Ex. 2: Always be skeptical of, “well President so-and-so tried X, and we all saw what happened….” We might not have seen exactly what happened. Are we sure that the president’s action or mere presence in the Oval Office was the only thing acting on whatever phenomenon we’re talking about? Was the president even responsible for it happening in the first place, or was it something Congress passed and he signed (or overrode his veto), or something that happened in society while he/she was president? Reality is complicated and political leaders aren’t Gods.
Ex. 3: Civil rights writer Ta-Nehisi Coates has argued, based mainly on New Deal racism, that there is an intrinsic (essential) connection between progressive, leftist politics and racism — that progressivism is inherently white. However, many minorities and civil rights leaders have been economic progressives, and there’s no reason to think that progressivism and racism are intrinsically linked. There’s no lasting causal relationship between leftist politics and racism, even though progressive Democrats of the 1930s had to forestall civil rights in order to bring Southern Democrats on board for the New Deal.
Ex. 4: For critics of the 1930 Smoot-Hawley Tariff, protectionism worsened the economic downturn of the Great Depression. Economist Paul Krugman argues that such an interpretation confuses cause and effect. The decline in trade was even worse before Smoot-Hawley than after and was a result (not cause) of the worsening recession.
Ex. 5: Here’s a sentence with a couple of problems: “I think one of the biggest factors that caused the outbreak of the [Witch] trials is that they were always accused of being women.” First, the fact that victims were often women is an attribute of the Salem Witch Trials, but not necessarily the cause of the trials (though misogyny might be a cause to investigate); after all if misogyny was the lone or primary cause there would’ve been witch trials going on whenever women have existed, which is all the time. Second, the problem wasn’t that suspected witches were accused of being women — anyone accused of being a witch rather than a warlock is female — but rather that women were disproportionally accused of being witches.
Ex. 6: Another head-scratcher: “If women gaining the right to vote was such an invaluable accomplishment for equality, then why were we such a better nation during the Early Republic than we are now.” This sentence has a few problems. First, it’s premised on the fact that the early U.S. was a better country than the current U.S. That’s a matter of opinion, but one that many historians would contest, so it demands further explanation. Second, it’s one thing to argue that things were better during the Early Republic, and quite another to argue that women being disenfranchised was why things were better. There might just be an association between those two phenomena rather than causation.
Take the time to think through what you’re saying.
The following examples aren’t uniformly true just because they aren’t uniformly false. It’s nitpicky for sure (some might even call it “politically correct”), but if you don’t use adjectives like some or most, you are, in effect, using all.
Ex. 1: Southerners who switched from the Democrats to the Republicans in the late 20th century did so because they opposed the civil rights movement.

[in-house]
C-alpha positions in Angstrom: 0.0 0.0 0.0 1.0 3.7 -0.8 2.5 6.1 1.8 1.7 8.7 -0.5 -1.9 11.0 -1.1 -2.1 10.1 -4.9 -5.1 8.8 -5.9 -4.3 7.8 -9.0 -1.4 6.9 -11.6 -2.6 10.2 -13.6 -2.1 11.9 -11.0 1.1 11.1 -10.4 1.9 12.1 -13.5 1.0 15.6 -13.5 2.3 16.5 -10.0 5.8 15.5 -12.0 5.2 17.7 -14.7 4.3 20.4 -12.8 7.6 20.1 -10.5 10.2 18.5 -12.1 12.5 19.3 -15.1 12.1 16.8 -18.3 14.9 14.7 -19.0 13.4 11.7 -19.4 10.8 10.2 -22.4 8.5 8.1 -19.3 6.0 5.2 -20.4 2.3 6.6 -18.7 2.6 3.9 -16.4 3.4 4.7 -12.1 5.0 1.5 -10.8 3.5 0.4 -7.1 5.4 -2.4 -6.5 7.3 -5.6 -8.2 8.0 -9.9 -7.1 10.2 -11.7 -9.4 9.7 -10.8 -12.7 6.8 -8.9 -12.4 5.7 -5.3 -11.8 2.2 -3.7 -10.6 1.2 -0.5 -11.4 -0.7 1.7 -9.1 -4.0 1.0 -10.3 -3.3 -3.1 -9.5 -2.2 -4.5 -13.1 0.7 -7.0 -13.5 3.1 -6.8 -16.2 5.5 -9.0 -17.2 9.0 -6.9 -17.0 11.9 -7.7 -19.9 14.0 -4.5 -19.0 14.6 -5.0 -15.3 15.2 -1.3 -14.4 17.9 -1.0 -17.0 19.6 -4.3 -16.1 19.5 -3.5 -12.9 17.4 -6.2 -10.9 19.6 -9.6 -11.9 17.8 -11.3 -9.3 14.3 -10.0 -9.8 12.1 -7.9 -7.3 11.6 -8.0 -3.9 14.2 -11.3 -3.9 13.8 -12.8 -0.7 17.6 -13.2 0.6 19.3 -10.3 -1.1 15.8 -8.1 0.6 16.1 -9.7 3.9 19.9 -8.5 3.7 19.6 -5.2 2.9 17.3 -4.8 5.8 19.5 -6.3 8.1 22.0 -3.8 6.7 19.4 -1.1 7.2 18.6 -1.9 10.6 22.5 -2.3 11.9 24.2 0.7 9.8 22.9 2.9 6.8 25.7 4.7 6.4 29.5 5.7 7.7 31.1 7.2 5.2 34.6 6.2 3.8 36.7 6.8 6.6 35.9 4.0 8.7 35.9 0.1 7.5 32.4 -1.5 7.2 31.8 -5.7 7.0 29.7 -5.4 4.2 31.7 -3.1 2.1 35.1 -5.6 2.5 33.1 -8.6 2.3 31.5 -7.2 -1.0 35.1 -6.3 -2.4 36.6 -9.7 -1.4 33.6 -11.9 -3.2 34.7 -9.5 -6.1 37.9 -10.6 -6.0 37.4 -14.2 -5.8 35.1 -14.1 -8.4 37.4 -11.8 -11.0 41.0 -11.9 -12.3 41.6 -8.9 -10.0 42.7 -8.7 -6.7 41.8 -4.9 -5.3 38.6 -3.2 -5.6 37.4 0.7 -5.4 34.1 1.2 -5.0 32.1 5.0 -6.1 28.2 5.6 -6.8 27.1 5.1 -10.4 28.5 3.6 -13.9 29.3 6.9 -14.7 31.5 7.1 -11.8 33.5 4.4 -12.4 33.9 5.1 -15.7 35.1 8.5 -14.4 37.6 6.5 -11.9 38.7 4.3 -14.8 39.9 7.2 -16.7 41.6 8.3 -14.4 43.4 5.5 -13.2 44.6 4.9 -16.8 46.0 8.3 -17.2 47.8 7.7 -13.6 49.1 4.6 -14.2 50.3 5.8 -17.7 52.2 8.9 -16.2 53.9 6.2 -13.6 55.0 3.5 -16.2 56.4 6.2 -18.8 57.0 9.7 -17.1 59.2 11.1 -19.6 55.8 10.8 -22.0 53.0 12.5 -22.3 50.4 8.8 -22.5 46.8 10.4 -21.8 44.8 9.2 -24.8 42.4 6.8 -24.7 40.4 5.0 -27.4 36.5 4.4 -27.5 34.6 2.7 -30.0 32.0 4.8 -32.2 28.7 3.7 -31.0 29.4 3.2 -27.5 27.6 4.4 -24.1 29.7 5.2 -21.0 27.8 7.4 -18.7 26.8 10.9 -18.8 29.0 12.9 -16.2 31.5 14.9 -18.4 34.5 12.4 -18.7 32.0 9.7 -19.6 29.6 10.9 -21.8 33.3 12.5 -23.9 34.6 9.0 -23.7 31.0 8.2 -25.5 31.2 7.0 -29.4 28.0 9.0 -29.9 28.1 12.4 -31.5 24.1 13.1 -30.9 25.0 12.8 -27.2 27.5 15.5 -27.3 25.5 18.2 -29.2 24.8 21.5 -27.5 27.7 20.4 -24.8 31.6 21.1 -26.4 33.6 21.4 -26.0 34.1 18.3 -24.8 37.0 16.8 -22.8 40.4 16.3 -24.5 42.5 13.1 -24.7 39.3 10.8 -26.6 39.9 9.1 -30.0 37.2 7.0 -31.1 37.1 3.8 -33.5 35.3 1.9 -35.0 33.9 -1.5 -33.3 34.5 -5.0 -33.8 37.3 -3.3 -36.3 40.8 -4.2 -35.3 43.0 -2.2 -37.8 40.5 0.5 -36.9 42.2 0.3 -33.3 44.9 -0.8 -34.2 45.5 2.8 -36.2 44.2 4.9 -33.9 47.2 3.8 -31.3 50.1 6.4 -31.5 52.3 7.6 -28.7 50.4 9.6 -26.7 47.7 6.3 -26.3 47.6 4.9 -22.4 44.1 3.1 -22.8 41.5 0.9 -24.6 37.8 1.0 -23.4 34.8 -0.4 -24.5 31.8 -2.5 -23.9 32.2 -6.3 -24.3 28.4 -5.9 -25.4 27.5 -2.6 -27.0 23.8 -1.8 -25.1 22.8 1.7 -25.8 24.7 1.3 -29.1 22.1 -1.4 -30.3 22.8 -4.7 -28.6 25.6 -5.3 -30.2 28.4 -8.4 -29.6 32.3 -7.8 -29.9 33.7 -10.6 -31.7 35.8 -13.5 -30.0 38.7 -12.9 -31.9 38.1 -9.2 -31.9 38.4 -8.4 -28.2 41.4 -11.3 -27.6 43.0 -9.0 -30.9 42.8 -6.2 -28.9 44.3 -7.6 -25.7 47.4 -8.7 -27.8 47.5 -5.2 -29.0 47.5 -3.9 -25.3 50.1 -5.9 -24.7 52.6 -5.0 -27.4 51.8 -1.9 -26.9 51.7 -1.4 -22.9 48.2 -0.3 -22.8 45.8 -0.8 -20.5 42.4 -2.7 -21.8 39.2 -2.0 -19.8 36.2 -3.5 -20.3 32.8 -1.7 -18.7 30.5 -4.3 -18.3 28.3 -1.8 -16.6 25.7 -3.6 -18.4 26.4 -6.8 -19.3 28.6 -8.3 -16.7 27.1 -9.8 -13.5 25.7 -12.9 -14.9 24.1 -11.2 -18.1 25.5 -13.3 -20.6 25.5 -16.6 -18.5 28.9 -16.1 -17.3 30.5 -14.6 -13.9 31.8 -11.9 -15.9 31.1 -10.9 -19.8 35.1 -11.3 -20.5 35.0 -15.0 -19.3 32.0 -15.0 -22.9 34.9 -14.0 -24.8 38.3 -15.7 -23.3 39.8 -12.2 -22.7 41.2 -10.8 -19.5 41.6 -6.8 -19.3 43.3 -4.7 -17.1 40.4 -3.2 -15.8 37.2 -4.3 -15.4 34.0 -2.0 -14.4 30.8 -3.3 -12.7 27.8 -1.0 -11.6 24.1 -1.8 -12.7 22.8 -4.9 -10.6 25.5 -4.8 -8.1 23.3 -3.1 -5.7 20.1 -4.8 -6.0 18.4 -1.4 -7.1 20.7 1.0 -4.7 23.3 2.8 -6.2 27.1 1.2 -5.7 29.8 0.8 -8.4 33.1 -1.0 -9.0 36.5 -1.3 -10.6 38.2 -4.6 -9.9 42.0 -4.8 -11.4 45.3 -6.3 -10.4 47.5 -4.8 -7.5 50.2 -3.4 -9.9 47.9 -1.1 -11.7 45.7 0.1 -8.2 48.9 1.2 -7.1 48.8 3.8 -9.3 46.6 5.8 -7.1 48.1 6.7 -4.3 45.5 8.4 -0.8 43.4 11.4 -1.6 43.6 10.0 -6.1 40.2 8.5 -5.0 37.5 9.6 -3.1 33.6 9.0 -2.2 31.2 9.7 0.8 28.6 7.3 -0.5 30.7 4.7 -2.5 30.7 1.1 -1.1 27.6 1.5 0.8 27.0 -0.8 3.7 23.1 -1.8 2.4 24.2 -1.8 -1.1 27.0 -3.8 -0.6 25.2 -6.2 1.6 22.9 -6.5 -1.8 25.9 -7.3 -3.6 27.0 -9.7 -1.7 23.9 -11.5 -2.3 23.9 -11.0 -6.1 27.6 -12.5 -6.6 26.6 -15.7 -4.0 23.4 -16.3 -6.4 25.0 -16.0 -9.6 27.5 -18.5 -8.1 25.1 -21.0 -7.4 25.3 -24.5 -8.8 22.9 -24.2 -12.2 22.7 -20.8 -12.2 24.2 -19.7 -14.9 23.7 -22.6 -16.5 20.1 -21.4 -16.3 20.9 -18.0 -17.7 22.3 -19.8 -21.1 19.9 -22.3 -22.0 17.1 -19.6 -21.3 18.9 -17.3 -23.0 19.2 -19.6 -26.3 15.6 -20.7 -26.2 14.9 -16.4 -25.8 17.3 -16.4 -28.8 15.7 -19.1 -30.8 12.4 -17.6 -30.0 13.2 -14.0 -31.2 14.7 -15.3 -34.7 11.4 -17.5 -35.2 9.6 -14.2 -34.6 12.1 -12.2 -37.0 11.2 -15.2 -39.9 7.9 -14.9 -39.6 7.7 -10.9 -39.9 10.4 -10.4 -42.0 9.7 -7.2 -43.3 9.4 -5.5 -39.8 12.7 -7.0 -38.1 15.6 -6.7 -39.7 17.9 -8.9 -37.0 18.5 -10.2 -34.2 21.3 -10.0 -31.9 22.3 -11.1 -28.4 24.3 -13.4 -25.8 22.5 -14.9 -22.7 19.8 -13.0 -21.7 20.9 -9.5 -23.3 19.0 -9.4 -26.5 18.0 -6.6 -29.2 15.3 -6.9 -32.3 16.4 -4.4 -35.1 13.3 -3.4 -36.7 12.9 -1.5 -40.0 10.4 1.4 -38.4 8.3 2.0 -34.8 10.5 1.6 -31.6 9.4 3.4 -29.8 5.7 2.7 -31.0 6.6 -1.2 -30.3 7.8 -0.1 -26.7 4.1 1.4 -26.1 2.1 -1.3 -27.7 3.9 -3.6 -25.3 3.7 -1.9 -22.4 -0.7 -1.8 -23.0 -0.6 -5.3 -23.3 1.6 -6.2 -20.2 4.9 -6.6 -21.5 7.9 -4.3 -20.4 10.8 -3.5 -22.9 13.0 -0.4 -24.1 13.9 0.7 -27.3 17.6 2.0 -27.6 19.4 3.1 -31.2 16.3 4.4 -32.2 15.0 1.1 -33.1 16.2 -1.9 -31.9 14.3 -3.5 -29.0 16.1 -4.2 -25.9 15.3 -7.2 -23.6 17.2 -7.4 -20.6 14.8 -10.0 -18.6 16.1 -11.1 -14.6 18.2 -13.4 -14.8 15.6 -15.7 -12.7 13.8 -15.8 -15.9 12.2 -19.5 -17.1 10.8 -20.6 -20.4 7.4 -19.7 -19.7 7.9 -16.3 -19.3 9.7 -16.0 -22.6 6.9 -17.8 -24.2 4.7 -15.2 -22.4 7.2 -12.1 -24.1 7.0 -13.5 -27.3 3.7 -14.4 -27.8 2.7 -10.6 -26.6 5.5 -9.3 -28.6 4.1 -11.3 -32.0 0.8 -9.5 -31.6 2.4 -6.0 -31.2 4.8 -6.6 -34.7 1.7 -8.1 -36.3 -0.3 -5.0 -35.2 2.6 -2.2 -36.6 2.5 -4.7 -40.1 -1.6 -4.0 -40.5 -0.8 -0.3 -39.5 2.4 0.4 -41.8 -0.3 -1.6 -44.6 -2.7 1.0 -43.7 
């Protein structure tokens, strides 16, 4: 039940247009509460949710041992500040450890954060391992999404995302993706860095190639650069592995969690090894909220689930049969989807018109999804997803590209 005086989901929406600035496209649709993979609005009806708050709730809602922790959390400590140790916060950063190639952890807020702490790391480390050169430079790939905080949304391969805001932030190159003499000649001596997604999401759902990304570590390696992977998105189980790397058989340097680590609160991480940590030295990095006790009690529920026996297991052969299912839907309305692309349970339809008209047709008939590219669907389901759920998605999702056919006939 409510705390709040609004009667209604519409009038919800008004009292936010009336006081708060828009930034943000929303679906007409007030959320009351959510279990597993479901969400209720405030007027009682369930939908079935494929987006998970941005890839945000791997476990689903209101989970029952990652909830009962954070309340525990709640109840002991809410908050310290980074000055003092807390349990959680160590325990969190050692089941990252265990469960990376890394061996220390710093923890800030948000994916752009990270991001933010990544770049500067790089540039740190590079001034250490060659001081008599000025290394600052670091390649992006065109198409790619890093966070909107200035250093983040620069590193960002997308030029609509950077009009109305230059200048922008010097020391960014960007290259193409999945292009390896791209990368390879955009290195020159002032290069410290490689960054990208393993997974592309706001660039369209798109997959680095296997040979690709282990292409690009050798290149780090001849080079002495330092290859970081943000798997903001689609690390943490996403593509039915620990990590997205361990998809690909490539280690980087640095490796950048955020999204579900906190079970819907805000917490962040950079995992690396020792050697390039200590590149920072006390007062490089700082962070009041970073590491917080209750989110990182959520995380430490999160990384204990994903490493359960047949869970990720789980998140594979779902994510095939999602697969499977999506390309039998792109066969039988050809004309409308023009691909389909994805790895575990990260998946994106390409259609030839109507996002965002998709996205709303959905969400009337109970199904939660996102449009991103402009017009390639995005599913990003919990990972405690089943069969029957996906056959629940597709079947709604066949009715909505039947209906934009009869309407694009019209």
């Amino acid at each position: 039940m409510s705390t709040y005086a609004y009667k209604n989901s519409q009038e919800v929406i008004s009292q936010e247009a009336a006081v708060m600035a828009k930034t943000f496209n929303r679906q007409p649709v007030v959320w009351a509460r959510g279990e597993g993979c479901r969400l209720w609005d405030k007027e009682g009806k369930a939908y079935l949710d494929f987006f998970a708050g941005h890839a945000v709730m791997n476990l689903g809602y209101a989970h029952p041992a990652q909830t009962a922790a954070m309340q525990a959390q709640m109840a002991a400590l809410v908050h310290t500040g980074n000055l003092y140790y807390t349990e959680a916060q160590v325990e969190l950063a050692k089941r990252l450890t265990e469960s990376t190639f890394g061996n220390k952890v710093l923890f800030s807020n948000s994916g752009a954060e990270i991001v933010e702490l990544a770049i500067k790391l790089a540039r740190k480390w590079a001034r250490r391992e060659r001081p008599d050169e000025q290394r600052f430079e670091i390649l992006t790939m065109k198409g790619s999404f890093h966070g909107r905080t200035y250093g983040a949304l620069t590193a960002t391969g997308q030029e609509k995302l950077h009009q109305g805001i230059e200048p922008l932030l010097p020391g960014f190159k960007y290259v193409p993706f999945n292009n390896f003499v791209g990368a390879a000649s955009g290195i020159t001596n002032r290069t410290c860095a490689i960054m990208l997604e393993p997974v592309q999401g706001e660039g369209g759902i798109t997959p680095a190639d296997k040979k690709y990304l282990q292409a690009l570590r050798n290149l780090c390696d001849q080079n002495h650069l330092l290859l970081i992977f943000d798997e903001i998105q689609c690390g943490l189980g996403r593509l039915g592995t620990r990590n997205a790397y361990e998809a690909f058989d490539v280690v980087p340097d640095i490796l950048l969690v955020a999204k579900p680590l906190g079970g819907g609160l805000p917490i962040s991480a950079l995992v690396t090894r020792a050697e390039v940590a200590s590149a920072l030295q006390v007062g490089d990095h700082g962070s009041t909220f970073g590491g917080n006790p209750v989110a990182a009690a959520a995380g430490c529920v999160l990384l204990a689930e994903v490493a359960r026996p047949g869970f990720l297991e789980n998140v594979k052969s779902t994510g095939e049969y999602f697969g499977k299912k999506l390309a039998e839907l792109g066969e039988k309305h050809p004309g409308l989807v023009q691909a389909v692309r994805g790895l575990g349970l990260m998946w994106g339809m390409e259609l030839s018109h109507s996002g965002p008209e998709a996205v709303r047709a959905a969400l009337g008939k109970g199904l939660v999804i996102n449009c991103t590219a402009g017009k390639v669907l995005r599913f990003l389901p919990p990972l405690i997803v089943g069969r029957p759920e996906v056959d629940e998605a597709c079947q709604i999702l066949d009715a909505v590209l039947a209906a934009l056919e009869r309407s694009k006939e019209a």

Ex. 2: Northerners are more racially progressive than Southerners.
Ex. 3: Muslims want to kill infidels.
8. Conflation (Lumping Together) & Failure to Distinguish Nuance
This is closely connected to #7. Distinguish the various elements and nuance of an argument. This takes time and failure to do so is a sign of intellectual laziness. Avoid conflating two distinct assertions. Some of the problems here in #8 overlap with the concept of Red Herrings. To throw northern racism in a discussion about whether the South seceded to defend slavery is to deflect attention off onto a wrong, or irrelevant track. To do so deliberately is to introduce a Red Herring into the argument.
Ex. 1: Arguing that slaves helped build early America doesn’t mean one is endorsing slavery.
Ex. 2: Arguing that Nazis built good highways isn’t the same as sanctioning the Holocaust.
Ex. 3: America was founded as a Christian nation because many of the Founders were Christian. The fact that many Founders were Christian does not mean that they legally enshrined Christianity as the official religion of the United States in the Constitution, just as the fact that many Founders were Deists doesn’t mean that they didn’t. The personal faith of Founders and what they enshrined legally in the Constitution are two different things. Both assertions might be true, both might be false, or the first might be true and the second false, or vice-versa; but in any event, they should not be conflated as the same assertion.
Ex. 4: The unfortunate habit of American commentators — many well-educated, respected journalists — to compare people they disagree with to fascists. What do Dick Cheney, George W. Bush, Barack Obama, Hillary Clinton and Donald Trump have in common? All have been likened to Benito Mussolini or Adolf Hitler. As far as I can see, not a single fascist has ever run for office in the United States. Dare to have the courage, emotional restraint, and intellectual insight to consider that someone can disagree with you without being “just like Hitler.”
Ex. 5: British Prime Minister Winston Churchill was a racist and wasn’t perfect, but people criticizing his use of gas on Iraqis and Indians should point out that it was tear gas, not mustard gas or some other lethal poison. Tear gas isn’t healthy, to be sure, but there’s a big difference.